• (g) a summary of all other information and test data in respect of the substance and/or its analogues that are in the possession of the person proposing the significant new activity, or to which they may reasonably be expected to have access and that are relevant to identifying hazards of the substance to the environment and human health and the degree of environmental and public exposure to the substance;
  • (h) the identification of every other government agency, either outside or within Canada, that the person proposing the significant new activity has notified of the substance and, if known, the agency’s file number, the outcome of the assessment and, if any, the risk management actions in relation to the substance imposed by those agencies;
  • (i) the name, civic and postal addresses and telephone number and, if any, the fax number and email address of the person proposing the significant new activity and, if they are not resident in Canada, of the person resident in Canada that is authorized to act on their behalf; and
  • (j) a certification that the information is accurate and complete, dated and signed by the person proposing the significant new activity if they are resident in Canada or, if not, by the person resident in Canada authorized to act on their behalf.
 

4. The information above will be assessed within 90 days after the day on which it is received by the Minister.

COMING INTO FORCE

3. The Order would come into force on the day on which it is registered.

EXPLANATORY NOTE

(This explanatory note is not part of the Notice of intent.)

Description

This Notice of intent (NOI) is an opportunity for the public to comment on the proposed amendment to the Domestic Substances List (DSL), pursuant to subsection 87(3) of the Canadian Environmental Protection Act, 1999 (CEPA),footnote 1 to apply the significant new activity (SNAc) provisions to the substance hexanedioic acid, diisodecyl ester (also known as DIDA, Chemical Abstracts Service [CAS] Registry No. 27178-16-1) of the Act.

Within 60 days of publication of the NOI, any person may submit comments to the Minister of the Environment (the Minister). These comments will be taken into consideration during the development of the Order amending the DSL to apply the SNAc provisions to this substance.

The DSL amendment is not in force until the Order is adopted by the Minister pursuant to subsection 87(3) of CEPA. The Order must be published in the Canada Gazette, Part II.

A number of other SNAc instruments are to be published in the near future that will also target consumer products. As a result, stakeholder input provided in response to the consumer product language proposed in this NOI may not be reflected in upcoming notices due to publication timelines. However, any input received will be taken into consideration during the development of all related notices and orders that pertain to consumer products.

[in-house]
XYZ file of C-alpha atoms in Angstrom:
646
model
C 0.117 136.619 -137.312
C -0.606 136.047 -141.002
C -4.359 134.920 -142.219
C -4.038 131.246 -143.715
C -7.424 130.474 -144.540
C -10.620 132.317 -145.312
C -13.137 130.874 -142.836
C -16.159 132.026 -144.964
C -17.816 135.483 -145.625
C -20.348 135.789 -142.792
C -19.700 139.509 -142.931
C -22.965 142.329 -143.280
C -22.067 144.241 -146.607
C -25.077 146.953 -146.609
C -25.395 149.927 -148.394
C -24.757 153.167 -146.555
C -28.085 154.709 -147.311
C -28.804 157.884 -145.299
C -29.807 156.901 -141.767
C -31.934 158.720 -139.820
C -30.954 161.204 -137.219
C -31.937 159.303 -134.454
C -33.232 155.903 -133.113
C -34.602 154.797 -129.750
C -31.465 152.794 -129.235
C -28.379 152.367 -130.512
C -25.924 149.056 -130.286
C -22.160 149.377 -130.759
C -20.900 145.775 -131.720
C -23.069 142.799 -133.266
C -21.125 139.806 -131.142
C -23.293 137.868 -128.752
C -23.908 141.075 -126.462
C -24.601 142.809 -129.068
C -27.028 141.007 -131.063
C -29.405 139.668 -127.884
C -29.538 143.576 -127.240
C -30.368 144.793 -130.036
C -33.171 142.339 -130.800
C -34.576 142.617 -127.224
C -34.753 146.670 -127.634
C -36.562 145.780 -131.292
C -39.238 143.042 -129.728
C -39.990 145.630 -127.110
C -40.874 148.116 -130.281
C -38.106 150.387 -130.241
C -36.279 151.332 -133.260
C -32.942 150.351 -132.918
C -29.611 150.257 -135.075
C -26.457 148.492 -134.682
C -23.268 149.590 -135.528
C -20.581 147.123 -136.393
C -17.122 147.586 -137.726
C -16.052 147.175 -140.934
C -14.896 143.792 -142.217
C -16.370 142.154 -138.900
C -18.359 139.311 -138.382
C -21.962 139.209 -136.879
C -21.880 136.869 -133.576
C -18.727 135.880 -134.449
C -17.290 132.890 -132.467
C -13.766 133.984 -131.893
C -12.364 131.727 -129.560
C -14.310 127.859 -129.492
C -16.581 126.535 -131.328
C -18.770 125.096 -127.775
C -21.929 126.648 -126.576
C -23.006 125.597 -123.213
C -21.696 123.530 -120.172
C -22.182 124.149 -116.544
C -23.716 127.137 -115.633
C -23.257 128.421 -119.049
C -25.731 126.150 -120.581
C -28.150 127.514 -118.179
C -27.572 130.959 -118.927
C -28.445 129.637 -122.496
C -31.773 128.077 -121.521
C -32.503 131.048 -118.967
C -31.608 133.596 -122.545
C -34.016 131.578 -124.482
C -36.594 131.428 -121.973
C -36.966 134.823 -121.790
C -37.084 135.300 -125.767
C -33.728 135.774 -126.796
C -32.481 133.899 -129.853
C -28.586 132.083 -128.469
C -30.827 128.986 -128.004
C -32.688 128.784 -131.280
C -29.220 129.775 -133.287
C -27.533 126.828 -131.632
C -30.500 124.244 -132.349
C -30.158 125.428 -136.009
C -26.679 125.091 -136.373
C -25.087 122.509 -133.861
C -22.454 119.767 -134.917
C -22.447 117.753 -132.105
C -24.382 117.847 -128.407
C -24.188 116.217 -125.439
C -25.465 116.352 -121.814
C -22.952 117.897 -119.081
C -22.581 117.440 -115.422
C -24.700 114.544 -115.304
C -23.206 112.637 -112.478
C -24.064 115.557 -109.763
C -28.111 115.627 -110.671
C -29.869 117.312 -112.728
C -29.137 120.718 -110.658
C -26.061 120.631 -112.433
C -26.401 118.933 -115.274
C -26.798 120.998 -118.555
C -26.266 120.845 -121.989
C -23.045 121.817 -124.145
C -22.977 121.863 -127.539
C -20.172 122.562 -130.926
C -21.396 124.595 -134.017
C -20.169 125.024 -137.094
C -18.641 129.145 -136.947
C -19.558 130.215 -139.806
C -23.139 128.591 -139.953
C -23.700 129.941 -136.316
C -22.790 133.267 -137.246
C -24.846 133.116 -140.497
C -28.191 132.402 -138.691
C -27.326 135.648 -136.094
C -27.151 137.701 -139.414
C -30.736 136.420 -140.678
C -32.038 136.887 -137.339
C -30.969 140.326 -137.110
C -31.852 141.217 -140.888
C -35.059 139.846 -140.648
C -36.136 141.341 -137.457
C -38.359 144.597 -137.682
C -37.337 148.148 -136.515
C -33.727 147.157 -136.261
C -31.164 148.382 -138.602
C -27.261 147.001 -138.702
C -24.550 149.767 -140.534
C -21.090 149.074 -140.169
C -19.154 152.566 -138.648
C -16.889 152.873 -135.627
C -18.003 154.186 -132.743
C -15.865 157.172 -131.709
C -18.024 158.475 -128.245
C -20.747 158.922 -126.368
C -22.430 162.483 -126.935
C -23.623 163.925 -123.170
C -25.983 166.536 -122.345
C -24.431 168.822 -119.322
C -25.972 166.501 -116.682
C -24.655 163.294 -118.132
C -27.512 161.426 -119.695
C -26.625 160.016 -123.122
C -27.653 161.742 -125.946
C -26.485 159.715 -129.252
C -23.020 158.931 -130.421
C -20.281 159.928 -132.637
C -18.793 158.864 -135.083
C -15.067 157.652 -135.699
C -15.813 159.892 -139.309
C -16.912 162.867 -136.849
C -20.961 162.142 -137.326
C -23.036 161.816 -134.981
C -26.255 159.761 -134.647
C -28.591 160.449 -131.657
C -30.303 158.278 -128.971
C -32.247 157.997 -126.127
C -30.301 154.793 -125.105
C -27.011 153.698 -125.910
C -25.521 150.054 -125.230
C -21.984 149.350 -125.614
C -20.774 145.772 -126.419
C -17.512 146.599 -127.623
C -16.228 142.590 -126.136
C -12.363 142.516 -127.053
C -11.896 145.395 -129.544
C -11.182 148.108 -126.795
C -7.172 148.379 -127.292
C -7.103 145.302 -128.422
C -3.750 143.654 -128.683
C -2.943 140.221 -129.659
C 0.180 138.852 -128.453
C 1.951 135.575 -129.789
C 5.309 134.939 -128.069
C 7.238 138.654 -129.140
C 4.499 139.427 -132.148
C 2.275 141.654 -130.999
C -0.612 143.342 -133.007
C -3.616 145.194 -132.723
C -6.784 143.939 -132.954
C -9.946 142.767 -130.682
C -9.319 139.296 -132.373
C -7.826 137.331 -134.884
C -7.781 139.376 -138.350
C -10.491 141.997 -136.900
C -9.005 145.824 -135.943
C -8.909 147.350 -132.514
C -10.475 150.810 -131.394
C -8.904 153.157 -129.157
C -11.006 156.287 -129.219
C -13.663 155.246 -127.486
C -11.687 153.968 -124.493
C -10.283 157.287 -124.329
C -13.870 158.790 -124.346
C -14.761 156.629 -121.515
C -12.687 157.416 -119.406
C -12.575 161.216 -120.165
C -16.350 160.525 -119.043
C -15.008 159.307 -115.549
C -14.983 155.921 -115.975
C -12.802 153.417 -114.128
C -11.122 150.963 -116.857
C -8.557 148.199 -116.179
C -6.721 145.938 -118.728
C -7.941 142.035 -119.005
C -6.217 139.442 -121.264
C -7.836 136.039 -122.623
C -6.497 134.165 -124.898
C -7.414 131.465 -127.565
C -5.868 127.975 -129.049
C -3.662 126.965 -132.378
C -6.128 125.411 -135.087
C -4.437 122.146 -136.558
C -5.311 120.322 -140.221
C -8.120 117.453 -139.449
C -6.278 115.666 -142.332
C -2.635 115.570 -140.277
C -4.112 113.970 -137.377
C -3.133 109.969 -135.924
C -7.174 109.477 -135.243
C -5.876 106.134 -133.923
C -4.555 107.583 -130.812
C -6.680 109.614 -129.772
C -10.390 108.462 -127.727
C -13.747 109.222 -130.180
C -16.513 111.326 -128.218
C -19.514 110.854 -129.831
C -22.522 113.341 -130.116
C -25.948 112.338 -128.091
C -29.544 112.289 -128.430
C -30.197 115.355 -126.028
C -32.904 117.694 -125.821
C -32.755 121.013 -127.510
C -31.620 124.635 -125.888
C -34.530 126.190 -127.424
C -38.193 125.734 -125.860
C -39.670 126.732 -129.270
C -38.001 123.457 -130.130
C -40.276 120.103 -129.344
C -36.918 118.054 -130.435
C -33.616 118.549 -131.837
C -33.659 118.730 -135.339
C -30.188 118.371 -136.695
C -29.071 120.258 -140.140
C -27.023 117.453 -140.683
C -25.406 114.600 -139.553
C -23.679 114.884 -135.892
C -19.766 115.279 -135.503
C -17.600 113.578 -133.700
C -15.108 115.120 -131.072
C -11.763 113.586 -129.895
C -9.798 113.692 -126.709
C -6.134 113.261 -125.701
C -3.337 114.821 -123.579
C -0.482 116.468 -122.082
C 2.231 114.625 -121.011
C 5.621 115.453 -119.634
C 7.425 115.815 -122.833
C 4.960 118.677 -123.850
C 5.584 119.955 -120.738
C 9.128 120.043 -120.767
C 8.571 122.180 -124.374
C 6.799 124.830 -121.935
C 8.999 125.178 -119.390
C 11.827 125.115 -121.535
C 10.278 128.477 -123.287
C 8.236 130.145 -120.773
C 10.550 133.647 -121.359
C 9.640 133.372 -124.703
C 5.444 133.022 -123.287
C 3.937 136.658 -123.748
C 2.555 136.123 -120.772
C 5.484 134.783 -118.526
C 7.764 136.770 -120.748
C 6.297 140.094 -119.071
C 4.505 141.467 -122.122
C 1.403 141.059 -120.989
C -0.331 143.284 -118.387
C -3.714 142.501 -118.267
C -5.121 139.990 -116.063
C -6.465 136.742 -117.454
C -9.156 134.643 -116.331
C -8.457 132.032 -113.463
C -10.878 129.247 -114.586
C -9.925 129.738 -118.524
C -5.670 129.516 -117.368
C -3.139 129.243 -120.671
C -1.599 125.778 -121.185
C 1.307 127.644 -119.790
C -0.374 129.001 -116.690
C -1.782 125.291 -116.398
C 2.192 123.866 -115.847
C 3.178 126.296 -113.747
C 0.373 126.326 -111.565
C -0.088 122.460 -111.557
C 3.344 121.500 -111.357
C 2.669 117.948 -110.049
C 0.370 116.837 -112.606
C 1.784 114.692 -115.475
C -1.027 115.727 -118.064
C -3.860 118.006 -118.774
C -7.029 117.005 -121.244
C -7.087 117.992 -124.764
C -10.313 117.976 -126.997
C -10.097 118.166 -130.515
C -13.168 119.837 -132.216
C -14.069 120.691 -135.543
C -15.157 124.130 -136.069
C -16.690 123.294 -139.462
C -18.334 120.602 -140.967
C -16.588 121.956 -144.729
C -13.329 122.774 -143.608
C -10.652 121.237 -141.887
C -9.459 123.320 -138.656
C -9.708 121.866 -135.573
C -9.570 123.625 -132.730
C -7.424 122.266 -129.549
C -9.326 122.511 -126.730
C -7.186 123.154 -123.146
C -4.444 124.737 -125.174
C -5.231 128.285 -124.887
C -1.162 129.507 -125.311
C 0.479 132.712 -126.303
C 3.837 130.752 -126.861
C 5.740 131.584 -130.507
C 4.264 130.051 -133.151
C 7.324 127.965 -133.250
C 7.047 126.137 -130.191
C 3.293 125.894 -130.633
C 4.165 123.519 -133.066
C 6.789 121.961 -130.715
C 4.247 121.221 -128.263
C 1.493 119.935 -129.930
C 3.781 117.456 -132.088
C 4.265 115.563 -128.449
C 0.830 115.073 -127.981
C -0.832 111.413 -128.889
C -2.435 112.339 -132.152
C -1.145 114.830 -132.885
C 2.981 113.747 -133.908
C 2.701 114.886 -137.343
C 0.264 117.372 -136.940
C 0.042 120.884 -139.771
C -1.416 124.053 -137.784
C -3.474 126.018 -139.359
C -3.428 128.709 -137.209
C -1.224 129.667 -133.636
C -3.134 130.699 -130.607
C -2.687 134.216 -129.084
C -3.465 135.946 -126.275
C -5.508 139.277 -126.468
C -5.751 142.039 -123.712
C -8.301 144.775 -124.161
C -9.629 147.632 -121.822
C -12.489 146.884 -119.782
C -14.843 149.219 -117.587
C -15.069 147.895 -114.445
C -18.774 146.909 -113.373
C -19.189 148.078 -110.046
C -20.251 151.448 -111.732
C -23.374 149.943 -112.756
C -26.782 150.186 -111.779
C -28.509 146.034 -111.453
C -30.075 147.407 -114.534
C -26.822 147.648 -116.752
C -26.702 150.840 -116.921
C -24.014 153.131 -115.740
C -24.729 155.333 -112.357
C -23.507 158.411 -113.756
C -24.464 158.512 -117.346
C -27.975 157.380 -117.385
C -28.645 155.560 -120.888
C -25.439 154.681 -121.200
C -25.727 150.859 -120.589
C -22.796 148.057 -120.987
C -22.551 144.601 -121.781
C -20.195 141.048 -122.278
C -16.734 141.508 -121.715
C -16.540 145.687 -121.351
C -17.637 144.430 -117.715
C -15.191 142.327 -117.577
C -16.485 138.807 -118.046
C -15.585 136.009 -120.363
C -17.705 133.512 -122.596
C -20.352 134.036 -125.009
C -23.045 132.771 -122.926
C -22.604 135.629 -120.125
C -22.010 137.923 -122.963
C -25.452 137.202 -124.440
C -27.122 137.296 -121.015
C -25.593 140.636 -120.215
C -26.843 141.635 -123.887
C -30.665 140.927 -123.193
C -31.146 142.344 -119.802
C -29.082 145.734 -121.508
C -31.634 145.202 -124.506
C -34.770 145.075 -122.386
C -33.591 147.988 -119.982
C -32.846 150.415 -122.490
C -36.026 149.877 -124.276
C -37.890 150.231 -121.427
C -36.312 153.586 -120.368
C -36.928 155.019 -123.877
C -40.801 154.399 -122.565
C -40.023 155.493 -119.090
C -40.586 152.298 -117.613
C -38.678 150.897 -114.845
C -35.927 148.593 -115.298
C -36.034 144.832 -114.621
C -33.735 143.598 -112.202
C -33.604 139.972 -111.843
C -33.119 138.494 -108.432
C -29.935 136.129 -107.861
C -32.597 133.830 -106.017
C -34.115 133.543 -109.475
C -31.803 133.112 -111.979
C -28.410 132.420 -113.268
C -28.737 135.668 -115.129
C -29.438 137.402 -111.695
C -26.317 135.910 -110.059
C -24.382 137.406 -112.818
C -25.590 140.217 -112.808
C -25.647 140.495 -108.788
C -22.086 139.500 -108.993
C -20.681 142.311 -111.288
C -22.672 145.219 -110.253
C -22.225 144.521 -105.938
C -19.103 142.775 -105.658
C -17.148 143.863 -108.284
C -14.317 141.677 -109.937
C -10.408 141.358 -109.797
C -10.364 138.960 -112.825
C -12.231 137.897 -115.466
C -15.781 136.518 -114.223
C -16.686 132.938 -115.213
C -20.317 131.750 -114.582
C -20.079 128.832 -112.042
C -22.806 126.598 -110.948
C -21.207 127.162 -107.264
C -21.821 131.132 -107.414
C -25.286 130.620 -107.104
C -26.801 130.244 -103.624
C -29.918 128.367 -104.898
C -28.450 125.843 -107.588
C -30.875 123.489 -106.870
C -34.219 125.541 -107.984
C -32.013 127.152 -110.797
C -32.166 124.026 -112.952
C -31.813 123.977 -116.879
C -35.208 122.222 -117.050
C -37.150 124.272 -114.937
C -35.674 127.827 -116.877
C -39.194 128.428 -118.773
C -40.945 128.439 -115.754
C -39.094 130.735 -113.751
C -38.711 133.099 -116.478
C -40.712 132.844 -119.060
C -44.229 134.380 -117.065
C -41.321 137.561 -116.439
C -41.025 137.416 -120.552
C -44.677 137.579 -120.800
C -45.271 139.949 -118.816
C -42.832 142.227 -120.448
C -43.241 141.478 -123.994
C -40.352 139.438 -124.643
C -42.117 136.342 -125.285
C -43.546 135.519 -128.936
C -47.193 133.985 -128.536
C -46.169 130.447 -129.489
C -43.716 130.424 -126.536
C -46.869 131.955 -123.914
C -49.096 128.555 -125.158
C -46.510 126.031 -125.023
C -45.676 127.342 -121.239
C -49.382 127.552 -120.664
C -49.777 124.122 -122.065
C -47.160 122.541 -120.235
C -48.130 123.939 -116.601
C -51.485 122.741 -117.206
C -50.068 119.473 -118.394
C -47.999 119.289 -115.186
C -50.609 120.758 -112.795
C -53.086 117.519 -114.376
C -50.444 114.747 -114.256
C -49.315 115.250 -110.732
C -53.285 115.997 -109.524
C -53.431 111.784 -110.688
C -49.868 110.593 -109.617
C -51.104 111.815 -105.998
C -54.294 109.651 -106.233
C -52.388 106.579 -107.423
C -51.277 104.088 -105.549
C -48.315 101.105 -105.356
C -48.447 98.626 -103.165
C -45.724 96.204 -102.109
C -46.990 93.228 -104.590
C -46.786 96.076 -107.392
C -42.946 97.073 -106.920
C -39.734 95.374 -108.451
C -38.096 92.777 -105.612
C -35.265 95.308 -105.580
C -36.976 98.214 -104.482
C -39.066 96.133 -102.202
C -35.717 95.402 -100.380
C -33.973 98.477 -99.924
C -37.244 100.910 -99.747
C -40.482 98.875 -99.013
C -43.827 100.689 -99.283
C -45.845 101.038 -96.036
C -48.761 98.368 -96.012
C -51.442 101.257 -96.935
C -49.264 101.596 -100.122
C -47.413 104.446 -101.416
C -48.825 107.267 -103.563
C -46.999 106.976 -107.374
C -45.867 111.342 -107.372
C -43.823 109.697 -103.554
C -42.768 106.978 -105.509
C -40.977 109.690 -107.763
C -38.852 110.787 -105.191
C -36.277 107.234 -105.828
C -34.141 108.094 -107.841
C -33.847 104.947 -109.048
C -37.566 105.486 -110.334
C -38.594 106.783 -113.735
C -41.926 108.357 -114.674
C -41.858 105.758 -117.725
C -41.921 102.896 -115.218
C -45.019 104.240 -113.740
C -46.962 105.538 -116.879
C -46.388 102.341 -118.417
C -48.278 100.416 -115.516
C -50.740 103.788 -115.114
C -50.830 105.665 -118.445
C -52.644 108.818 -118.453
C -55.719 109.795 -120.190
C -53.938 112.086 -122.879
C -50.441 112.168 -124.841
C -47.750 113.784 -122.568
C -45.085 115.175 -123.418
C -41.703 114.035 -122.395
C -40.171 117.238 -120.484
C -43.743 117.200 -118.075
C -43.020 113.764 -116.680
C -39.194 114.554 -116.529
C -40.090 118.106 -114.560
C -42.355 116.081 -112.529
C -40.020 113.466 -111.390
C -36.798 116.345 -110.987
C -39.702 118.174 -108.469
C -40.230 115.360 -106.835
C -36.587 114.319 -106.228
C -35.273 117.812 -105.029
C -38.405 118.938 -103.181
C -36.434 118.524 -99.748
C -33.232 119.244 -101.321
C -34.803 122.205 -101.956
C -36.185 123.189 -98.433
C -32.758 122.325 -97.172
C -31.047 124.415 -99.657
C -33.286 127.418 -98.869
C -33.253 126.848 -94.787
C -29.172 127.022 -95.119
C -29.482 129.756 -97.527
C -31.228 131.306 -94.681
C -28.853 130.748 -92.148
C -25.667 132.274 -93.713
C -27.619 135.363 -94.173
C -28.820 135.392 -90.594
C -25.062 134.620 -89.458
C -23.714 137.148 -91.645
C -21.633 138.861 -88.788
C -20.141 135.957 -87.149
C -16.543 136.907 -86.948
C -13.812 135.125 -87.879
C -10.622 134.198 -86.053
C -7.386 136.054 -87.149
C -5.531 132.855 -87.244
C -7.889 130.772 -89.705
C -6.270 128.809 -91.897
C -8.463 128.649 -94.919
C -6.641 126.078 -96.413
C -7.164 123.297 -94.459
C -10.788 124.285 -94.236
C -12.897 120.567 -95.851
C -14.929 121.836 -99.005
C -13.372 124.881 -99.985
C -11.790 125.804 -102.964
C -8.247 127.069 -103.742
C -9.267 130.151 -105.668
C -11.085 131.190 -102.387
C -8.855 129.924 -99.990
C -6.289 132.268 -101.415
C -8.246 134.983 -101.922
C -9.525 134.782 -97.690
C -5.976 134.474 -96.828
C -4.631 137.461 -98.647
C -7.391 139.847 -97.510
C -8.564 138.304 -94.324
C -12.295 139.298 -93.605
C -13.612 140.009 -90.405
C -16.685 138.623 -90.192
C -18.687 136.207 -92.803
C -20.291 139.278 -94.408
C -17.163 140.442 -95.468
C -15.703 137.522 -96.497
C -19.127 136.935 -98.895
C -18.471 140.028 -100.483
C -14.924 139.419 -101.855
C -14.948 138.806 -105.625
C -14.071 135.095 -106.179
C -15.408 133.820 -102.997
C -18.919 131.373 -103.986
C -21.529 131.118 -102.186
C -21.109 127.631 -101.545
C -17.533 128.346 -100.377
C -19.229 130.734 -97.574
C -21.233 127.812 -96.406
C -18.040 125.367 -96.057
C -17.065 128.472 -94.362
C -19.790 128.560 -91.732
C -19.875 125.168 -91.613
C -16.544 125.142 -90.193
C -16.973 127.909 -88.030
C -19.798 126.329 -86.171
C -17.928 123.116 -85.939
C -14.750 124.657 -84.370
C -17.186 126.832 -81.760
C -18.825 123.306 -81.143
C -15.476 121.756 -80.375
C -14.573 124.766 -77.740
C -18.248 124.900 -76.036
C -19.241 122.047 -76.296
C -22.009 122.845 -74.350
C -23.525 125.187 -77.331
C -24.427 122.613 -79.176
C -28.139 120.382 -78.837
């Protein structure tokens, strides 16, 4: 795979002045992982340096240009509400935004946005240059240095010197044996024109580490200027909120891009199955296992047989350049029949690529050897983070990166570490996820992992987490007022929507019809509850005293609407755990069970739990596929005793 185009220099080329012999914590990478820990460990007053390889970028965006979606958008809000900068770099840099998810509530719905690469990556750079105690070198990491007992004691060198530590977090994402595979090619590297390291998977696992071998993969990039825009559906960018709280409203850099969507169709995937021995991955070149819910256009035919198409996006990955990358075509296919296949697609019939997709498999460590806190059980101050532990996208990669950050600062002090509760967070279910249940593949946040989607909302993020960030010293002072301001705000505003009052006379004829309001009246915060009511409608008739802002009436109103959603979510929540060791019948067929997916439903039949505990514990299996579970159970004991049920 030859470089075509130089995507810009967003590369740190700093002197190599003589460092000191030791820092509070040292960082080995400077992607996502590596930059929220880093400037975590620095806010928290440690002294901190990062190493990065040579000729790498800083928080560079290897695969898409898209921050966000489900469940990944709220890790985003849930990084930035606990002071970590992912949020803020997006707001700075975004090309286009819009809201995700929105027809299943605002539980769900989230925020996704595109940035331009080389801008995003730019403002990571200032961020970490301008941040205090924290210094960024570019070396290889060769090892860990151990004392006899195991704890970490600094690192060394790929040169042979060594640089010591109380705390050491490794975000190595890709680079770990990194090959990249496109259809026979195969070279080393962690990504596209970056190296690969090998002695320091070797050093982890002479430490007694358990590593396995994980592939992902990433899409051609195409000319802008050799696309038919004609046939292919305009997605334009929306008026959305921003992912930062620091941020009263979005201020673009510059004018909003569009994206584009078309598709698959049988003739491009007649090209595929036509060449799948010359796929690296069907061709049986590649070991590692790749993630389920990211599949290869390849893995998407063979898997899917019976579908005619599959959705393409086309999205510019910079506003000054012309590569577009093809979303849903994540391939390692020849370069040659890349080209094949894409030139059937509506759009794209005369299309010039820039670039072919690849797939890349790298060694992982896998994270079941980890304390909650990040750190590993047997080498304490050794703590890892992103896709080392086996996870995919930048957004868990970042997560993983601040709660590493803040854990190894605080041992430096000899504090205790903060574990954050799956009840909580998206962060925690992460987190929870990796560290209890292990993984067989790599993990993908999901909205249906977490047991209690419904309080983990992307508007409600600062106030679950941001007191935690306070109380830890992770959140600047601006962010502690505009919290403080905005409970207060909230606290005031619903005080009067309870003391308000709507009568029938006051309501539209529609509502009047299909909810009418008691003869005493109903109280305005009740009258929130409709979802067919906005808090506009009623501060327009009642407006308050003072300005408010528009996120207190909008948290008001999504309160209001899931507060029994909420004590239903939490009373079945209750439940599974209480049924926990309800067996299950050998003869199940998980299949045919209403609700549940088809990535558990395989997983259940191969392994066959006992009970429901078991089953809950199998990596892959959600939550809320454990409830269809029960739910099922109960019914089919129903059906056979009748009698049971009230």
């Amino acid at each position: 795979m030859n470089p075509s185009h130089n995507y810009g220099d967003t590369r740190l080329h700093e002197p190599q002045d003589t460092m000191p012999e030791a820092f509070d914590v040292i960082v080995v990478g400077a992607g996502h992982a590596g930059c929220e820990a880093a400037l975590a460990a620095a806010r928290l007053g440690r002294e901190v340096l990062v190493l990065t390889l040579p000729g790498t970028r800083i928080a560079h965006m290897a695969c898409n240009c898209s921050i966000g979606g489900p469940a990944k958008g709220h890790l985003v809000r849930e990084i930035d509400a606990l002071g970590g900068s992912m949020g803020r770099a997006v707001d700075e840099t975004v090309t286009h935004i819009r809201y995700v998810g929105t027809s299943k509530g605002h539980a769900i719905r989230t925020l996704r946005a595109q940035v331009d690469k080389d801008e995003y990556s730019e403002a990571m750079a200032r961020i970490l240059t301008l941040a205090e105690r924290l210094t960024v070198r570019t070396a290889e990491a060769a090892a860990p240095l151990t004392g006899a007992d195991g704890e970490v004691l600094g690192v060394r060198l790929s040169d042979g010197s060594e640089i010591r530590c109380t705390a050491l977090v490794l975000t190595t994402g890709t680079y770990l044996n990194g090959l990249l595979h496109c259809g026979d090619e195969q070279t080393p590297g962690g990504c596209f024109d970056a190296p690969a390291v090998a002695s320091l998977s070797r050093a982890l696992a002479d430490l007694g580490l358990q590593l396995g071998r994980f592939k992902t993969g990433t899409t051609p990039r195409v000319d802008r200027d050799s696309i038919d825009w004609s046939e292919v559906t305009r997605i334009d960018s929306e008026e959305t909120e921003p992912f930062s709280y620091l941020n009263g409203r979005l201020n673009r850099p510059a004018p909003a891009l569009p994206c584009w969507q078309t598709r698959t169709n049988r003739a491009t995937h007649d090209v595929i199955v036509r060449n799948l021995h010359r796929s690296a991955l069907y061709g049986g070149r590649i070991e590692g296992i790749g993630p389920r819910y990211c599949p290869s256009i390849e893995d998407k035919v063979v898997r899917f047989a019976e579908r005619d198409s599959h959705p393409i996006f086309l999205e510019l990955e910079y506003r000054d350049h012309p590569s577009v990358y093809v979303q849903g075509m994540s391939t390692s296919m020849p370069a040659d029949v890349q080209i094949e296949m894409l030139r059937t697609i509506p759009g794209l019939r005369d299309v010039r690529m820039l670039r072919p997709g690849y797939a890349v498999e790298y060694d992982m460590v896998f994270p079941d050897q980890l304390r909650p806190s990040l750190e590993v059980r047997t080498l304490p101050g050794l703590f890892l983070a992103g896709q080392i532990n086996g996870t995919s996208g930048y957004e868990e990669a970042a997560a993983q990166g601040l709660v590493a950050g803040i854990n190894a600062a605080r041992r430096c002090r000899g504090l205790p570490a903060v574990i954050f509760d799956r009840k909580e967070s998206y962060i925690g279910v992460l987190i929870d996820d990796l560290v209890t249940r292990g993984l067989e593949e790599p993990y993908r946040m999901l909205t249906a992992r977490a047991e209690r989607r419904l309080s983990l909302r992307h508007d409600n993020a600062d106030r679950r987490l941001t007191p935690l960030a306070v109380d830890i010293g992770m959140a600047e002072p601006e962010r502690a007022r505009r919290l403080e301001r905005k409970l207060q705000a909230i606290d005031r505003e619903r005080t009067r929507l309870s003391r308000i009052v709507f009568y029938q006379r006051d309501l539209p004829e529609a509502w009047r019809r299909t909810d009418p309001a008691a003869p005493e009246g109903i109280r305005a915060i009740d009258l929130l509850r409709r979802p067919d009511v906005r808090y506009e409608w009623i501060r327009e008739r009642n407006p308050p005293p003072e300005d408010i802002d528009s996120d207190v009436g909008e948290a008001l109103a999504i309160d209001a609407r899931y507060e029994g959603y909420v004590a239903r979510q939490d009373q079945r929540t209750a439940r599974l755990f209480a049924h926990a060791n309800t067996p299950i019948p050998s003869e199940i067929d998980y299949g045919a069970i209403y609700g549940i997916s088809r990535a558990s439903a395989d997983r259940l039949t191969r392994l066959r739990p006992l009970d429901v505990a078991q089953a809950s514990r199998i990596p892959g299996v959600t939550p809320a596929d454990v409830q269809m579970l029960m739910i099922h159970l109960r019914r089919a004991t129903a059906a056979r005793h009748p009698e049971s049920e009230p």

Information-gathering mechanisms other than the SNAc provisions were considered, including the publication of a notice under section 71 of CEPA. However, this mechanism would collect information after the substance is used in new consumer products, cosmetics or natural health products. These uses could potentially lead to exposure sources of concern.

Applicability of the proposed Order

At this time, it is proposed that the Order amending the DSL would require any person (individual or corporation) engaging in a significant new activity in relation to DIDA to submit a Significant New Activity notification (SNAN) containing all of the information prescribed in the Order at least 90 days prior to the import, manufacture, or use of the substance for the significant new activity.

In order to address potential concerns, the Order would target the use of the substance in consumer products to which the Canada Consumer Product Safety Act (CCPSA) applies, in natural health products, as defined in subsection 1(1) of the Natural Health Products Regulations, and in cosmetics, within the meaning of section 2 of the Food and Drugs Act. For the manufacture of the consumer product, or natural health product, or cosmetic with the substance, notification would be required when the concentration of the substance is equal to or greater than 0.6% by weight.

For any other activity related to the substance, notification would be required when the concentration of the substance in the consumer product, or natural health product, or cosmetic is equal to or greater than 0.6% by weight, and the total quantity of the substance involved in the activity during a calendar year is greater than 10 kg.

For example, notification would be required if a company plans to import a product (for example toothpaste) to be used by consumers where the concentration of the substance in the product is 0.6% or greater and where there are more than 10 kg of the substance involved in a calendar year. Therefore, the import, manufacture, or use of the substance in such products would require notification. DIDA is not currently known to be used in cosmetics in Canada.

Activities not subject to the proposed Order

Activities involving the use of the substance in the manufacture of consumer products, natural health products, or cosmetics that contain the substance at a concentration less than 0.6% would not be subject to the Order. Similarly, any other activity involving the use of the substance in a consumer product, natural health product or cosmetic would not be subject to the Order if the total quantity of the substance involved in the activity is 10 kg or less in a calendar year. For any activity involving more than 10 kg of the substance in a calendar year, the proposed Order would not apply if the concentration of the substance is less than 0.6% by weight.

Activities involving the use of DIDA in lubricants or automotive fluids that contain the substance at a concentration of less than 15% by weight, and the use in a rinse-off natural health product or rinse-off cosmetic product that contains the substance at a concentration of 5% or less by weight are exempt from notification in the proposed Order.